28 January 2007

ACPO on Cannabis?!

The Association of Chief Police Officers (ACPO) drew up new guidelines on the policing of cannabis in November 2006 which saw the light of day at the end of January.

This guidance was published following an ACPO review of cannabis policing. Hopefully it was also influenced by the recent JRF review of cannabis policing, but this is not necessarily borne out by the content of the revised guidance.

And if people were confused by the policing of cannabis before the review, the new guidance will convince people that they have toked on something especially potent.

One of the key changes is that the new guidance instructs a very clear "three strikes" policy. All 'cannabis warnings' issued are meant to be recorded on a force-wide basis. If a person has already received two 'cannabis warnings,' the ACPO guidance says that a third warning should not be given, but more formal action such as arrest and charge should be undertaken.

This change will be heavily dependent on accurate record keeping, and will require expenditure on record keeping. It will also mean that, unless police are able to verify a person's identity, it will a hit-and-miss process to enforce.

The other key change affects Under-18s. In the previous guidance, police had been instructed to arrest under-18s for cannabis possession. But in the revised guidance, this position has been reversed - police are now instructed NOT to arrest young people for cannabis offences unless there are other aggravating factors.

While, on the face of it, this represents a liberalisation of policing, it is in reality a cosmetic change. Young people will still be dealt with under the Crime and Disorder Legislation, resulting in a reprimand, warning or charge. This processing must take place at a Police Station so while the young person may not initially be arrested, subsquent action will take place in a Police Station.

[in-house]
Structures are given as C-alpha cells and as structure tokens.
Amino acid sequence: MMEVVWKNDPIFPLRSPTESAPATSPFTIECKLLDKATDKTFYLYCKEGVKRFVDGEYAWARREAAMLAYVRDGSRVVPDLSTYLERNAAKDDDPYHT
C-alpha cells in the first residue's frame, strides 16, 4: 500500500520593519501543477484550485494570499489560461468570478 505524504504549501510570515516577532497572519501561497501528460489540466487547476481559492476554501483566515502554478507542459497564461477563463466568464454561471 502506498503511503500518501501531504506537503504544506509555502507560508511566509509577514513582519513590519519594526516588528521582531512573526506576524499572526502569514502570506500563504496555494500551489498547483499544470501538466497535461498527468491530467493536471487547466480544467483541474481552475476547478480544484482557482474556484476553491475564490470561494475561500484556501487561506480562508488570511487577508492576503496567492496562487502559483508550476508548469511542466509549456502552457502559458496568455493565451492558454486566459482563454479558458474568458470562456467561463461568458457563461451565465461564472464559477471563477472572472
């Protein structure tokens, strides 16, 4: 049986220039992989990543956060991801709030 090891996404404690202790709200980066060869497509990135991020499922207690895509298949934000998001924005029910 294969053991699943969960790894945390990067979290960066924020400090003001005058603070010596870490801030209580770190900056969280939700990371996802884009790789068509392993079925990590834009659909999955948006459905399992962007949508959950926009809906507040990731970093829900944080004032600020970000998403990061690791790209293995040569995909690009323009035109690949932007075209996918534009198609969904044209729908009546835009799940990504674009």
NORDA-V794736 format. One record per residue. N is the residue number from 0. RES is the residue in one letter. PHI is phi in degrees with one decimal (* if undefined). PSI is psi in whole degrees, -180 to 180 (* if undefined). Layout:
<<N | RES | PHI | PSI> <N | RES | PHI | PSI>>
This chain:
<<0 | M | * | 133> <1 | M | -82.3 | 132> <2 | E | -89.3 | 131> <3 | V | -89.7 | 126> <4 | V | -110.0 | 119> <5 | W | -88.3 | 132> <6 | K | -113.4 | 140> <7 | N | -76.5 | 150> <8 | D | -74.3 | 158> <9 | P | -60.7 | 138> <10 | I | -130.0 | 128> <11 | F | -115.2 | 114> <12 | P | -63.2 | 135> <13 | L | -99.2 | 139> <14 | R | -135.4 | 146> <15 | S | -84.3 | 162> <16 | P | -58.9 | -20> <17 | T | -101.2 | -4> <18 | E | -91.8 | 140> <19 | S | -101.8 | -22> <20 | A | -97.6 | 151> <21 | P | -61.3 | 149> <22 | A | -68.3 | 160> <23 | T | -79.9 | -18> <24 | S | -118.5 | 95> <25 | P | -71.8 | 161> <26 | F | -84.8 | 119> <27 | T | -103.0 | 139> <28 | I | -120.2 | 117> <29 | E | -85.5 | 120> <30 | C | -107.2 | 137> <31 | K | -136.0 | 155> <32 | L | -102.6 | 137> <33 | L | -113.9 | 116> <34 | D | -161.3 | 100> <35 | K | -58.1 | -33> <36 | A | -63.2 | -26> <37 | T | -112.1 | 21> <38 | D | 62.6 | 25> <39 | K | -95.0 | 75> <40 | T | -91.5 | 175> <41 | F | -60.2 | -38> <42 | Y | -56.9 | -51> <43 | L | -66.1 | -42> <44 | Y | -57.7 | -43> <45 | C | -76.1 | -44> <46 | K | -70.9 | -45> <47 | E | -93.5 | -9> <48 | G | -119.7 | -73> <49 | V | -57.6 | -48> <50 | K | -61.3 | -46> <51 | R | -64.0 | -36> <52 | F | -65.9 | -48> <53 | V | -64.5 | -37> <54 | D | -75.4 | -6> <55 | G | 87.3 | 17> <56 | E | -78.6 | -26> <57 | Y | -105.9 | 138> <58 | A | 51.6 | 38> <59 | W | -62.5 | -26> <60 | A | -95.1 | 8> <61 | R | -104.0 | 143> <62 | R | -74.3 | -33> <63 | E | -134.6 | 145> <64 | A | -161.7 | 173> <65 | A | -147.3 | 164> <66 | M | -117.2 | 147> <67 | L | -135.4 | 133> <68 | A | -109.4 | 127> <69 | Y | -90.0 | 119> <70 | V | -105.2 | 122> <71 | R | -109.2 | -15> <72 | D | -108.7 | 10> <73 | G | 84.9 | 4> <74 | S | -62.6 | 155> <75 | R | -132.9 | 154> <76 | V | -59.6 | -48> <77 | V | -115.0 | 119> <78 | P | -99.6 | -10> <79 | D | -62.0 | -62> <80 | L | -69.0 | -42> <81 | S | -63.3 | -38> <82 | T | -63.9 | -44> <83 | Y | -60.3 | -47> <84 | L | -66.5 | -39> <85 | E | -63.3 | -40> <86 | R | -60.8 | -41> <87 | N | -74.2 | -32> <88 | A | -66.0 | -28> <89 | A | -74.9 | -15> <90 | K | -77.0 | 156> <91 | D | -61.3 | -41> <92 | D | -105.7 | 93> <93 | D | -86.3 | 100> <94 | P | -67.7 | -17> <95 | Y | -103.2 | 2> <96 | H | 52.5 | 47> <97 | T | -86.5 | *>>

It is essential that under 18s realise that while they will probably no longer be arrested, they will still end up engaged with the criminal justice system, and liable to getting a criminal record.

The release of the ACPO guidance coincides with publication of the Joseph Rowntree Foundation report on policing cannabis.

This piece of work reviewed the impact of cannabis reclassification on police and users.

It highlights that significant numbers of people are still being arrested for cannabis and that the policing of cannabis was variable - with street warning been used for betwen 22% and 42% of cannabis incidents. Given that the presumption should be against arrest, it is clear that arresting users is still the norm, not the exception.

The JRF report also notes that Black and other Minority Ethnic groups were more often given street warnings. This suggests that racial profiling plays a role both in who is searched, and also who is warned.

The report notes that almost half of police officers interviewed wanted to be able to give street warnings to Under-18s when the situation warranted it.

And finally the report notes that, as cannabis warnings could be counted as "sanction detections," there was evidence that senior police officers may use "street warnings" as a quick and easy way of bumping up detection figures.

The new ACPO guidance does address some of these concerns. Under 18s will not automatically be arrested, but they will still be criminalised; police officers are reminded not to arrest unless it is necessary, but this will still be at the discretion of officers; and police forces can count these as sanctions detected, although of course no force would be so craven as to use this as a way of improving crime figures for Home Office statistics.

Would they!

ACPO Guidance at:
JRF Report at:

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